I wanted to try and catch some of the oddness of those who choose to devote their lives to sporting endeavour, to take an athlete’s life seriously.
Because I’ve written a novel a about professional cycling, people often ask me whether I’ve raced bicycles myself. My answer is that I have, a little, but never well, only in the process of doing a little first-hand research for my book.
The closest I’ve come to serious sporting success was running the 800 meters when I was a teenager. Most summer weekends, when I was between the ages of twelve and seventeen, were spent at athletic tracks around the Midlands: sun faded ovals of red rubber in neglected 70s sports complexes. I ran the 800m because that was what I happened to be best at. It’s not a distance which you choose, but one which chooses you. I don’t say this because there is a romance to the 800m, but because the combination of speed and duration make it particularly painful and I would have much rather excelled at almost anything else.
At the peak of my training, I went to the track five nights a week. That was enough to get me into races with really good runners – runners who might one day become professionals – and enough to show me, as I was left in these guys’ dust, that I was never going to be great.
What I took from that period, along with a dodgy left knee, was some glimpse of the temperament required to be a successful athlete. None of us were very normal: other teenagers were getting drunk and falling in love, and here we were obsessing about how to run two times around a track a little faster. At such intensity, each race felt like doing violence to one’s own body. The best runners had an uncanny ability to endure pain, an apparent capacity to spend great chunks of time nearly thoughtless. They could go somewhere within themselves the rest of us could not.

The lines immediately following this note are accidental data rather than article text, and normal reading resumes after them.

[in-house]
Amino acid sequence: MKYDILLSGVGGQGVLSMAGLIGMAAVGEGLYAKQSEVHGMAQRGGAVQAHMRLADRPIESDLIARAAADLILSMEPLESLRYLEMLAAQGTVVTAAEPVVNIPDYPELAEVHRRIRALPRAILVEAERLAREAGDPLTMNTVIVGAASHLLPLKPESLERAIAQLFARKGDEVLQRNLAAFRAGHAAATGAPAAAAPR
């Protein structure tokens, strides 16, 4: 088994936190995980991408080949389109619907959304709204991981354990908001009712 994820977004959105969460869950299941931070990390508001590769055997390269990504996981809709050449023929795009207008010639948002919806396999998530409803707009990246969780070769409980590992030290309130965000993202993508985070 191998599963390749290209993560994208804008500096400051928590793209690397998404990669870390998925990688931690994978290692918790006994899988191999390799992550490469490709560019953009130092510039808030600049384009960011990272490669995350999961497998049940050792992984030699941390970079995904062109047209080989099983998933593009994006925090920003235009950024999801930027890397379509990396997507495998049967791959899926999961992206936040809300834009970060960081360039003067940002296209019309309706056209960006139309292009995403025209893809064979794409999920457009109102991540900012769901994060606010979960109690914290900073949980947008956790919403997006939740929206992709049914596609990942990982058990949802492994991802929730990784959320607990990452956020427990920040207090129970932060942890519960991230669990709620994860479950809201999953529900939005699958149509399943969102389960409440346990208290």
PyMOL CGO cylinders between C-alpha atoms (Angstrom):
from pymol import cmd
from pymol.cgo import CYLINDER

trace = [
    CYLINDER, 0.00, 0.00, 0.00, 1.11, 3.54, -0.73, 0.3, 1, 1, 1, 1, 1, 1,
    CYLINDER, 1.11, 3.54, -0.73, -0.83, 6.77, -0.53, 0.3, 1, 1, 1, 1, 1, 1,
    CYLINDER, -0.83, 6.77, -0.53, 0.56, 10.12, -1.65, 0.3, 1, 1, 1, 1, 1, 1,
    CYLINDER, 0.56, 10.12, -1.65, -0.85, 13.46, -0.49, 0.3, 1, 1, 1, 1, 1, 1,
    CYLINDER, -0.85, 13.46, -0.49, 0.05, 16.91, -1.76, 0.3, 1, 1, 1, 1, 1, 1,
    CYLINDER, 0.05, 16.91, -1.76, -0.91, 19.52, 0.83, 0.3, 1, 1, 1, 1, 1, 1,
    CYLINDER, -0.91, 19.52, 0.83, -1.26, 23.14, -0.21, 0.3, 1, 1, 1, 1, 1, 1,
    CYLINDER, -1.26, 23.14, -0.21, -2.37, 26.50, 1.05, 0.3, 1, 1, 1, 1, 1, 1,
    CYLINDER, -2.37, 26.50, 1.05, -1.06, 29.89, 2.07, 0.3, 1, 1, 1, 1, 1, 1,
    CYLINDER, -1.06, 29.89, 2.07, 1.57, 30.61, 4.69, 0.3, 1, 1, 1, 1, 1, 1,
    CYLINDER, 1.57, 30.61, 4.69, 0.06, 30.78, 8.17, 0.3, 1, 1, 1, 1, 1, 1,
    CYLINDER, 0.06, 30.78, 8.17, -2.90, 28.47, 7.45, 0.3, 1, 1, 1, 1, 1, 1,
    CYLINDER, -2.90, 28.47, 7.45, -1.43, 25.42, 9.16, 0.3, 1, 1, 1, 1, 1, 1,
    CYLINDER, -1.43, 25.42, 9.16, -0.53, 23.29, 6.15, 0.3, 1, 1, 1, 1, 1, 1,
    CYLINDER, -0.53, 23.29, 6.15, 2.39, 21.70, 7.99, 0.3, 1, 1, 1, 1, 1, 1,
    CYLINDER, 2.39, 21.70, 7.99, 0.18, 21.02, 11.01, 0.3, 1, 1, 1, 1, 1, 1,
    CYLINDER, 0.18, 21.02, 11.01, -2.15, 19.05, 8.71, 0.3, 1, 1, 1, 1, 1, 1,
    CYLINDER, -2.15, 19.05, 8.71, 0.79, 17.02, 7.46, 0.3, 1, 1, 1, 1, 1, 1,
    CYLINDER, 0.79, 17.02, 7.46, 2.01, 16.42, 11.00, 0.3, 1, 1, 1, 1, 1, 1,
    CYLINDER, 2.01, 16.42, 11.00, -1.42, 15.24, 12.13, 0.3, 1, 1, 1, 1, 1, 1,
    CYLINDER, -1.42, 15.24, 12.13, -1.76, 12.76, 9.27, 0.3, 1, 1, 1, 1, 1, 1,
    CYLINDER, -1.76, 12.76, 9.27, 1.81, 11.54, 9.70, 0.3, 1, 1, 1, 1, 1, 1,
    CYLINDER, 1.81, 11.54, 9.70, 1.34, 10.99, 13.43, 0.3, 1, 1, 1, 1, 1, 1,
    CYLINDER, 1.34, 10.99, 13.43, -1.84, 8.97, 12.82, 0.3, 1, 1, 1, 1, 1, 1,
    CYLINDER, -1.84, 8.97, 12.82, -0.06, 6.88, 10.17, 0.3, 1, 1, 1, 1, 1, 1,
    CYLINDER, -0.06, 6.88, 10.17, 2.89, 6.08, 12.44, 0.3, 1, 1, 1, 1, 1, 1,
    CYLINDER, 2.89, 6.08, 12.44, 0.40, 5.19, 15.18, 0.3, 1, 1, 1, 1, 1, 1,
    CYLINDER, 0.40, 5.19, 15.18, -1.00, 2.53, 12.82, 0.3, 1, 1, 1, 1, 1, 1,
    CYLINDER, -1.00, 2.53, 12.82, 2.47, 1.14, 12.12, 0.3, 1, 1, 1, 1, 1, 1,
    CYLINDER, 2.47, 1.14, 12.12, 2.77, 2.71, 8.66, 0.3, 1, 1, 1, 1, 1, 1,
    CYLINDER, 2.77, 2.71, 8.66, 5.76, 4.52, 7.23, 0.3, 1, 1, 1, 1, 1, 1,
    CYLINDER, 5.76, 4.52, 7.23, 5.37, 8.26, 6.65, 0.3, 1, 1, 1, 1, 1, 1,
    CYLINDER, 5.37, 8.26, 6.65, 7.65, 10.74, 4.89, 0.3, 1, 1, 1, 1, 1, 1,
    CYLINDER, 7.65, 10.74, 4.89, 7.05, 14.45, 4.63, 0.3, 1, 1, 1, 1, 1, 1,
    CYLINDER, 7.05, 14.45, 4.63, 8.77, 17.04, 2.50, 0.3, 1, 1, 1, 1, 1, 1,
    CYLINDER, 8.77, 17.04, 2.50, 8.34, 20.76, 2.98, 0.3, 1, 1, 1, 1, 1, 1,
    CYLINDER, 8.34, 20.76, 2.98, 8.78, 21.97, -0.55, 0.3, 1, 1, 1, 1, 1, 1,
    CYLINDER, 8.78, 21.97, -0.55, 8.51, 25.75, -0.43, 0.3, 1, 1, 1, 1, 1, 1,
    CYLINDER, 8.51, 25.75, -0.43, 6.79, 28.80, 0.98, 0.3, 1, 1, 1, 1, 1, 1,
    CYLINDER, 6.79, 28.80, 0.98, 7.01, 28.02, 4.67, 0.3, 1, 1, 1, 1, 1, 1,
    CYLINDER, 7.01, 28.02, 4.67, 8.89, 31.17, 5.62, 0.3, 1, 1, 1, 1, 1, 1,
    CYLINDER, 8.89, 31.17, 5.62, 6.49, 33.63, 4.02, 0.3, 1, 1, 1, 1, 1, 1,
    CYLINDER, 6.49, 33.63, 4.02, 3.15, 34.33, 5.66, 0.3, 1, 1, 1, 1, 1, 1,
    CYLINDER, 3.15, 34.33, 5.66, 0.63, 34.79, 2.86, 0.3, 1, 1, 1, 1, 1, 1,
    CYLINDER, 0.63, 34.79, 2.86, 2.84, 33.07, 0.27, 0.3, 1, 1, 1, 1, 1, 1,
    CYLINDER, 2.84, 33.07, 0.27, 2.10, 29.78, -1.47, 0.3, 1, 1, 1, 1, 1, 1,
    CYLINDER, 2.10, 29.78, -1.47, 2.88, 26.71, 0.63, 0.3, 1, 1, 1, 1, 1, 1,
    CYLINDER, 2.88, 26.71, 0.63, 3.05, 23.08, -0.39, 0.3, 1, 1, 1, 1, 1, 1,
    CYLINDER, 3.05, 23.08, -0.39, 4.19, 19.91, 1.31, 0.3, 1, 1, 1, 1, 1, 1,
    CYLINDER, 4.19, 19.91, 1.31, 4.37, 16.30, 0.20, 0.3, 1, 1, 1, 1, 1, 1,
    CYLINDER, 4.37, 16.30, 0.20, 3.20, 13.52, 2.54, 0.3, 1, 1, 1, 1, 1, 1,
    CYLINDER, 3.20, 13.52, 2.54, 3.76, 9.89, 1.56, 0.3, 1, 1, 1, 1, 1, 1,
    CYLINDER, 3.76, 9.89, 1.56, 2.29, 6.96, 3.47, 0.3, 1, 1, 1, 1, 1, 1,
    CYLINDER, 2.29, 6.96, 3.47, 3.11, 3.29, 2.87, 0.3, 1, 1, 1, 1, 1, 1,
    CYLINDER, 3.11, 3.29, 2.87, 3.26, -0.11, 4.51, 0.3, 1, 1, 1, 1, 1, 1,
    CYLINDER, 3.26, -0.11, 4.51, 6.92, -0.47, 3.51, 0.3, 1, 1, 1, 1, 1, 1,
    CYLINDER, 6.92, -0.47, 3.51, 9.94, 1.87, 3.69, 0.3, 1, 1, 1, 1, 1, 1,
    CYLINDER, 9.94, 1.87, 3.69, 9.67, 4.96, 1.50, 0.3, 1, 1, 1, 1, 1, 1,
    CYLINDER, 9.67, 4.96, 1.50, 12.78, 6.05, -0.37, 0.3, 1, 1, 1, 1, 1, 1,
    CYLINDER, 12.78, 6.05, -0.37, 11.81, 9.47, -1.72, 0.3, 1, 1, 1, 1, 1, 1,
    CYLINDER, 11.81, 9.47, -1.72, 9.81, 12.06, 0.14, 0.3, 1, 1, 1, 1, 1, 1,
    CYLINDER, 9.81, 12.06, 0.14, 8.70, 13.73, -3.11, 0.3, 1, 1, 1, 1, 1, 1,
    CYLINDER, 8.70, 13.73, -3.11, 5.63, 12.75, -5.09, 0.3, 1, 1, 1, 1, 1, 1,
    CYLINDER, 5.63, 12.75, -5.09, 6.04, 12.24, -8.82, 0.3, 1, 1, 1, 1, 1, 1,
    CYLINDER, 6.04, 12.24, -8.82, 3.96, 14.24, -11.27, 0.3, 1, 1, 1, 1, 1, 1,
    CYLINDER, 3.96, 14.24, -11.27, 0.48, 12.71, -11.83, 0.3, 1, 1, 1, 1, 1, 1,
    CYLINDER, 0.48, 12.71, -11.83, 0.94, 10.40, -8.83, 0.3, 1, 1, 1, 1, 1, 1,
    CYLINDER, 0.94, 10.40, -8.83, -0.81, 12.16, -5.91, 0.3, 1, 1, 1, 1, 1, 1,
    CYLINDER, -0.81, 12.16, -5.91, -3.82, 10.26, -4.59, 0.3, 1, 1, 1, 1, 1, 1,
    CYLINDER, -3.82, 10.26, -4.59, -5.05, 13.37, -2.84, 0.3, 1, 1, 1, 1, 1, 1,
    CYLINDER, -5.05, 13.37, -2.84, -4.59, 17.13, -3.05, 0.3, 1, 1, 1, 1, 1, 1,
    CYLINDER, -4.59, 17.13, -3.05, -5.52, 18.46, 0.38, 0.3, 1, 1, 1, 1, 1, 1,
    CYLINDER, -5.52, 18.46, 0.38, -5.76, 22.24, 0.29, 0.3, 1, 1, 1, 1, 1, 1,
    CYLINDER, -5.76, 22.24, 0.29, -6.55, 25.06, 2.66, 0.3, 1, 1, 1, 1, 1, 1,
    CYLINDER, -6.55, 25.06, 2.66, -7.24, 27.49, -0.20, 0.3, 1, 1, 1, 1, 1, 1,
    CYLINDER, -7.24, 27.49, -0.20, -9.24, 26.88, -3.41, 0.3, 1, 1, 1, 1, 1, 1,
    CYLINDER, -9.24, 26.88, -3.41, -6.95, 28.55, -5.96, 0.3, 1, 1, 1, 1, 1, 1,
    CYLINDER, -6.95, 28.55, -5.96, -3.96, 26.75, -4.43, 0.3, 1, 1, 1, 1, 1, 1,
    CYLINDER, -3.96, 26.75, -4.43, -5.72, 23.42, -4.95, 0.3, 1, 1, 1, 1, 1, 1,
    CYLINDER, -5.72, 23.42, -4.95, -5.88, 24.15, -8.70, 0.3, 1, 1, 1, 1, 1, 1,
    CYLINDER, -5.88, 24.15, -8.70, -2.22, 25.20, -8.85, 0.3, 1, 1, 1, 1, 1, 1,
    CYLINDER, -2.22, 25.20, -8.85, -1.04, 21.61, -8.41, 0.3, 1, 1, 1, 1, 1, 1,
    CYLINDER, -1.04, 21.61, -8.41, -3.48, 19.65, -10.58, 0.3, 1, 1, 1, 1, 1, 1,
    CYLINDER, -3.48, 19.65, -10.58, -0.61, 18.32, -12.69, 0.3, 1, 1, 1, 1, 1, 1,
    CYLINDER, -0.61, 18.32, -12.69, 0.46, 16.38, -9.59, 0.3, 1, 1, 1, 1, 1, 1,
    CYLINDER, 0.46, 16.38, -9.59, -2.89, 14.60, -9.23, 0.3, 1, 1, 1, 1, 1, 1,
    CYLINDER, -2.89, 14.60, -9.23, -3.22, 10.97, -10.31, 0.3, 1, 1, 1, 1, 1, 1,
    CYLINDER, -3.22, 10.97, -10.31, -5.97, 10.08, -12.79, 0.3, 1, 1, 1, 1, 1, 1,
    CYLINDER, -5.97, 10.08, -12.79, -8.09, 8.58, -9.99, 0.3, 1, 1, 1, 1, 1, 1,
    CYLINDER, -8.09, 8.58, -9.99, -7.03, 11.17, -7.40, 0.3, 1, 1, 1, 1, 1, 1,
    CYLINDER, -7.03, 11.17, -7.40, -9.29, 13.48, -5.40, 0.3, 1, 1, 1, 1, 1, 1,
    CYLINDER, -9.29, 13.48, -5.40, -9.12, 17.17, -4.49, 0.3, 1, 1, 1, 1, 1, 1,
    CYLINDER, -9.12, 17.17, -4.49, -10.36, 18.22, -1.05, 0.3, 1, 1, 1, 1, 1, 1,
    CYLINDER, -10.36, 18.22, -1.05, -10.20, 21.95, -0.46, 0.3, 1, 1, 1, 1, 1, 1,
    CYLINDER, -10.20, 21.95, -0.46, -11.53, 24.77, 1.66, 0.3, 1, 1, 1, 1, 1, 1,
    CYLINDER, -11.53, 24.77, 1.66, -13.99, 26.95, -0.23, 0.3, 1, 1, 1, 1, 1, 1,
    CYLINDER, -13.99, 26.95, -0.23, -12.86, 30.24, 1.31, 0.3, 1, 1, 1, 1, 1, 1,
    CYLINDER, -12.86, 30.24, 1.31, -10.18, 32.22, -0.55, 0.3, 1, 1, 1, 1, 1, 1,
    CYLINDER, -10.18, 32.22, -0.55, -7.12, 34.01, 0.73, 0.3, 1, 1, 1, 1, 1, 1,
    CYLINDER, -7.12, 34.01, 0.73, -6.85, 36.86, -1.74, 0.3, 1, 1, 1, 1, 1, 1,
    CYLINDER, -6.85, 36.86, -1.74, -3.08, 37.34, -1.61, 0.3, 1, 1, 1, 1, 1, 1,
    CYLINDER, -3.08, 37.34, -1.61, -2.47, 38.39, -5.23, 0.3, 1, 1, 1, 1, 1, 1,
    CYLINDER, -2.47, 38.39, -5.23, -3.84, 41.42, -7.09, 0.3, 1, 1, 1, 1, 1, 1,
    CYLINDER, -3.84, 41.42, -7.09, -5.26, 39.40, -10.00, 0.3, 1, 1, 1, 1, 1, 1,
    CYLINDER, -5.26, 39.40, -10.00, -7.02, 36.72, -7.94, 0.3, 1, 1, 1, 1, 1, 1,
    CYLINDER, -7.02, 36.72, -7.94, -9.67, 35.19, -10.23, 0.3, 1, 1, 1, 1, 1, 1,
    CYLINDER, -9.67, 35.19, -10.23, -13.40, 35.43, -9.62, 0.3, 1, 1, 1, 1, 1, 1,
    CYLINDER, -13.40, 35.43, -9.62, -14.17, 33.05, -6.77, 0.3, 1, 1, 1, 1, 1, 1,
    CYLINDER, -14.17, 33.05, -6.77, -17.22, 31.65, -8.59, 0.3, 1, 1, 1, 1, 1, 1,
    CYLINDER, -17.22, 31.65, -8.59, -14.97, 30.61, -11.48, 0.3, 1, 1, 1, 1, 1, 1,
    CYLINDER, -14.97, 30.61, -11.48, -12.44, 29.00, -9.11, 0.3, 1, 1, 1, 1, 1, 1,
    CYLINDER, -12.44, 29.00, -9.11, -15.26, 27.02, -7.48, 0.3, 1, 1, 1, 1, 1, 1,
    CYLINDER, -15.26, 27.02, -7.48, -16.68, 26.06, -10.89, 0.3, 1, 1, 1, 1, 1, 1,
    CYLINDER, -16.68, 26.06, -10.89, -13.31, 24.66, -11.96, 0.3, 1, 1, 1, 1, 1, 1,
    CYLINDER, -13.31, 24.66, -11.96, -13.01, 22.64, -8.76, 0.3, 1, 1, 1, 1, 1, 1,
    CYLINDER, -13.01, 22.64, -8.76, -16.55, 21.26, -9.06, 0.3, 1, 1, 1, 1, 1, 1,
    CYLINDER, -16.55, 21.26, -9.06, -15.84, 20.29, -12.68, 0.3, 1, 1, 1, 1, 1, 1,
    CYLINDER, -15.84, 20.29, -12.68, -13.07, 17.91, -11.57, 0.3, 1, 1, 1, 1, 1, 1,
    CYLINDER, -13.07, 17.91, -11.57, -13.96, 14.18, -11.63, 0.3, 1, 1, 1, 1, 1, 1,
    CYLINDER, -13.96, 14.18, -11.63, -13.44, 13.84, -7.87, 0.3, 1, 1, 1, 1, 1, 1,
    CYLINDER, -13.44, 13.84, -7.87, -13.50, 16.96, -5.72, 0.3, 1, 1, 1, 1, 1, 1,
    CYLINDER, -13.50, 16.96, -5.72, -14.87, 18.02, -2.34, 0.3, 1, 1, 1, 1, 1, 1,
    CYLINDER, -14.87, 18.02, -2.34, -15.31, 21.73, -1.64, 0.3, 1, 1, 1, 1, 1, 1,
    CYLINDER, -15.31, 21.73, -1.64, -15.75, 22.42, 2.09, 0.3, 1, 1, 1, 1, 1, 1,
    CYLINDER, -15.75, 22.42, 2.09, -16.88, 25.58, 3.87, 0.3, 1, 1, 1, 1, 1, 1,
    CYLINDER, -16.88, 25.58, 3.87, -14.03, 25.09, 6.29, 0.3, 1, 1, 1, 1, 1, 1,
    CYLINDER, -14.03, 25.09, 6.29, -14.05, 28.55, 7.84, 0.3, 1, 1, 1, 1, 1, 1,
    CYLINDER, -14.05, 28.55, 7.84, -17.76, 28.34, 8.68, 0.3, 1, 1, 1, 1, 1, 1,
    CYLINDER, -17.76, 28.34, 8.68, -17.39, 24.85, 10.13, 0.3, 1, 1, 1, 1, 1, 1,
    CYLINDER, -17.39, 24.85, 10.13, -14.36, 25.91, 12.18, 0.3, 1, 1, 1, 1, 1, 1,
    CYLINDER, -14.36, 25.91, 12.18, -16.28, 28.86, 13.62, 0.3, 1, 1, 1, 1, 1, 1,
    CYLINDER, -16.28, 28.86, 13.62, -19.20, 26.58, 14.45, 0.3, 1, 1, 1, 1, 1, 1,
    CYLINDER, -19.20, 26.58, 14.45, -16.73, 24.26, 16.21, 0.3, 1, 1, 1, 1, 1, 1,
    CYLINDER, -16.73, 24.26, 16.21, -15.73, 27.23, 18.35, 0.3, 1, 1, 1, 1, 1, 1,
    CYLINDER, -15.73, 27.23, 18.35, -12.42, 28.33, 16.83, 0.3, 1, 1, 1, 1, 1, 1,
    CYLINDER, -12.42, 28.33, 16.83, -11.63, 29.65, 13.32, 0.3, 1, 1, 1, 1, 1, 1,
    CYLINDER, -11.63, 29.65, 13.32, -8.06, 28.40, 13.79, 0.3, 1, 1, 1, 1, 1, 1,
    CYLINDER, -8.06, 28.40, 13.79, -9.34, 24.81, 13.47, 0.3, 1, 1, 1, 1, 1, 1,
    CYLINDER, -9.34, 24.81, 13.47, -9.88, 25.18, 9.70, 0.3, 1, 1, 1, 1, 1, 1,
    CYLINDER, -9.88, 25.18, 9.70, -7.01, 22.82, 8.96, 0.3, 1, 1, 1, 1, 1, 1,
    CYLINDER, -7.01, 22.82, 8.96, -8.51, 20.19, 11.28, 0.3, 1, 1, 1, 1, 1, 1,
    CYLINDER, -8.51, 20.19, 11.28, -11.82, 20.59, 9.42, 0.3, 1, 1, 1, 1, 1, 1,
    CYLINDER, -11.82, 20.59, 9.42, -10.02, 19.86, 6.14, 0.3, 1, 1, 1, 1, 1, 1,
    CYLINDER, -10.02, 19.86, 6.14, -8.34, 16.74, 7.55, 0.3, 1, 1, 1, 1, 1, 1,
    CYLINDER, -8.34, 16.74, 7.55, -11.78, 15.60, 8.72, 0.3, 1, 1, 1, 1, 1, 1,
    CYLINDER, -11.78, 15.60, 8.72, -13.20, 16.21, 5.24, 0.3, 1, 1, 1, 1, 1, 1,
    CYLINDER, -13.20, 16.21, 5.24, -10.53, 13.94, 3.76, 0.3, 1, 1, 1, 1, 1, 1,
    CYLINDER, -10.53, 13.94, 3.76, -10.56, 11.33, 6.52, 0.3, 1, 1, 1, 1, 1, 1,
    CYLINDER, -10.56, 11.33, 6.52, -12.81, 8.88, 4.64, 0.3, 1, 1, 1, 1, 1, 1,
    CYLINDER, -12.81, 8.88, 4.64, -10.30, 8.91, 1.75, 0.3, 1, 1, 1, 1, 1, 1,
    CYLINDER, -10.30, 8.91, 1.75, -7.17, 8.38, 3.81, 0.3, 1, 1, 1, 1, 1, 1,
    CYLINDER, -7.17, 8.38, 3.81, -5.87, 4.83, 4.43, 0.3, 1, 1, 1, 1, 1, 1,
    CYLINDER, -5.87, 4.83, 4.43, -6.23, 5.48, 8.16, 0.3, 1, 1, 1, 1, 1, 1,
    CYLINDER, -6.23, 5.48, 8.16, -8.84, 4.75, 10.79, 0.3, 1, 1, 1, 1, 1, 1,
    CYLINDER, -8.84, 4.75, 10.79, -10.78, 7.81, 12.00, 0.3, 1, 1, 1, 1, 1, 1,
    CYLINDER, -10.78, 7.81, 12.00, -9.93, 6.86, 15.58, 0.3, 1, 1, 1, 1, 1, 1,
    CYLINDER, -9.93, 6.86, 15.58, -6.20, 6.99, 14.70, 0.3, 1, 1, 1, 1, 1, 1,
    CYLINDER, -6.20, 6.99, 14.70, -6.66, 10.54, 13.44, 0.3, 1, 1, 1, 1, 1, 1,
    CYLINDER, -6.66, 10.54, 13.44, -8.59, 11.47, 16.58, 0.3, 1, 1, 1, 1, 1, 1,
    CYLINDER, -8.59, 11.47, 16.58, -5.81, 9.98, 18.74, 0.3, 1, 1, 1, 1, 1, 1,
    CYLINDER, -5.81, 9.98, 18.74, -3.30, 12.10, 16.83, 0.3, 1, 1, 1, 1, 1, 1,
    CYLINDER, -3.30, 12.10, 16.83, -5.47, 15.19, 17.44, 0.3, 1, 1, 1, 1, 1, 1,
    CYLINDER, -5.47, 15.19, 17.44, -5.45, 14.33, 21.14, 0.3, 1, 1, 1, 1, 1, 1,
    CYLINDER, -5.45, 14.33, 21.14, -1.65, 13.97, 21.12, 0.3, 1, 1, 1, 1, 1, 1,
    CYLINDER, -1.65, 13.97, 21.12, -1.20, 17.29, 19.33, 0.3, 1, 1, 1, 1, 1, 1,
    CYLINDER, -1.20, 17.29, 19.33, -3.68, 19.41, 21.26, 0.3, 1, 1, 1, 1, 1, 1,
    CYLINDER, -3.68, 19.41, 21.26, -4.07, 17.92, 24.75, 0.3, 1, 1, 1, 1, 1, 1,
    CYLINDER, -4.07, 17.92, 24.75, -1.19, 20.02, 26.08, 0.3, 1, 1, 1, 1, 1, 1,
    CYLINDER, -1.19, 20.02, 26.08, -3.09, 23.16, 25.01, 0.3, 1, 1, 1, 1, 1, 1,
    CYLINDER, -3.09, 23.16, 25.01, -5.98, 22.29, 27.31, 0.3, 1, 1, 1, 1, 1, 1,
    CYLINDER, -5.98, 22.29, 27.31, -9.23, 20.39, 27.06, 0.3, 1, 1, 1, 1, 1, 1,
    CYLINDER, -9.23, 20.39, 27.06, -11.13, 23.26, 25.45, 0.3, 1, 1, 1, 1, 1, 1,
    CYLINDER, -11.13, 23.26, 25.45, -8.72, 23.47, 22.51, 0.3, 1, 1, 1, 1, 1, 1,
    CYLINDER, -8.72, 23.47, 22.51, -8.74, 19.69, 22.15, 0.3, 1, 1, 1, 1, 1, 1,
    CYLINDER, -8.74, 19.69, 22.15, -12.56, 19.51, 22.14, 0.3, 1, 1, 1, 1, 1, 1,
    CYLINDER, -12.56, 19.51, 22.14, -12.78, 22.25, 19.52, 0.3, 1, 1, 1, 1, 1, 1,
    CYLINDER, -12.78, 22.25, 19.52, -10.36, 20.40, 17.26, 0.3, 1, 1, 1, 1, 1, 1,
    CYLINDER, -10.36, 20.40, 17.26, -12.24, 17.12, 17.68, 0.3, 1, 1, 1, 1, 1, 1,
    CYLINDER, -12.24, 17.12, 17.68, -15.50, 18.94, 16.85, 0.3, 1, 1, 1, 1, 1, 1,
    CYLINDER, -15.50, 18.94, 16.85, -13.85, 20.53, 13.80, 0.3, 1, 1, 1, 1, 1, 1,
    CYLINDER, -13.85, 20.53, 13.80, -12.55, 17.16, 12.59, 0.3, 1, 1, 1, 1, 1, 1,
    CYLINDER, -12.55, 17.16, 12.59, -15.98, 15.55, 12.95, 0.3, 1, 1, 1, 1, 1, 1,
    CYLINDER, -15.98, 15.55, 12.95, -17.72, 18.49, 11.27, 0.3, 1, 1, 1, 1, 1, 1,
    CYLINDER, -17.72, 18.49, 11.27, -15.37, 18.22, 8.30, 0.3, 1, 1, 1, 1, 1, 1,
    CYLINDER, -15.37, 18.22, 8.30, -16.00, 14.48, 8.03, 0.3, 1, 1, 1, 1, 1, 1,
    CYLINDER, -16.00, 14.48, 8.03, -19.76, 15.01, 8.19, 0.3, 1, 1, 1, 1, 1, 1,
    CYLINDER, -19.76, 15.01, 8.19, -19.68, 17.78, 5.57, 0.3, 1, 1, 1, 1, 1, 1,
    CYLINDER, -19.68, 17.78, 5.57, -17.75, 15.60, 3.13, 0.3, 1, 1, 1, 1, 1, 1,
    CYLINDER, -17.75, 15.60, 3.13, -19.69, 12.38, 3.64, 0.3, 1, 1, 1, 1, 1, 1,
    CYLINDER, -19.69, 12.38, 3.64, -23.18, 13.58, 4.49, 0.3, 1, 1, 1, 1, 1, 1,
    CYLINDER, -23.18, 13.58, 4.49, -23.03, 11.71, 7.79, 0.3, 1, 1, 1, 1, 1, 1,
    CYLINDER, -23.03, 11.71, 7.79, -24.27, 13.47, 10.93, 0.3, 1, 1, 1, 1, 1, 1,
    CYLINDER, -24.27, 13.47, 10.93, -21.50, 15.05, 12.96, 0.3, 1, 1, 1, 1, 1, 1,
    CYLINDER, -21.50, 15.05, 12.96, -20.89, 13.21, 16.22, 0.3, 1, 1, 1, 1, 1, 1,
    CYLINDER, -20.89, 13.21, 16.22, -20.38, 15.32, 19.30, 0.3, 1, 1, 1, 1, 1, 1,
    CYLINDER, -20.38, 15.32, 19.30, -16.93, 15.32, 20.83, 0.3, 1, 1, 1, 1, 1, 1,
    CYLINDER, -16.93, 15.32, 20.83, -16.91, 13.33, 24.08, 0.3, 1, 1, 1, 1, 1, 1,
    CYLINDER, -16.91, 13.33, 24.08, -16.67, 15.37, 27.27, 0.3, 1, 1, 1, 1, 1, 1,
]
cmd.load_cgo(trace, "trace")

I think of these years whenever there is a sporting scandal and somebody in press complains about sportspeople being poor role models. I’m astounded at the idea that we expect athletes to be the best in the world at what they do, and yet, at the same time, normal, relatable and balanced (I have a parallel thought about that strange wish for politicians to be ‘ordinary folk’).
In We Begin Our Ascent I wanted to try and catch some of the oddness of those who choose to devote their lives to sporting endeavour, to take an athlete’s life seriously: not as some fleeting lesson for children, but an accounting of the years of nurturing a single capacity, creating an odd, lopsided version of the self.
We Begin Our Ascent
Joe Mungo Reed
Out 5th July 2018
The Borough Press
Photo credit: Jo Hanley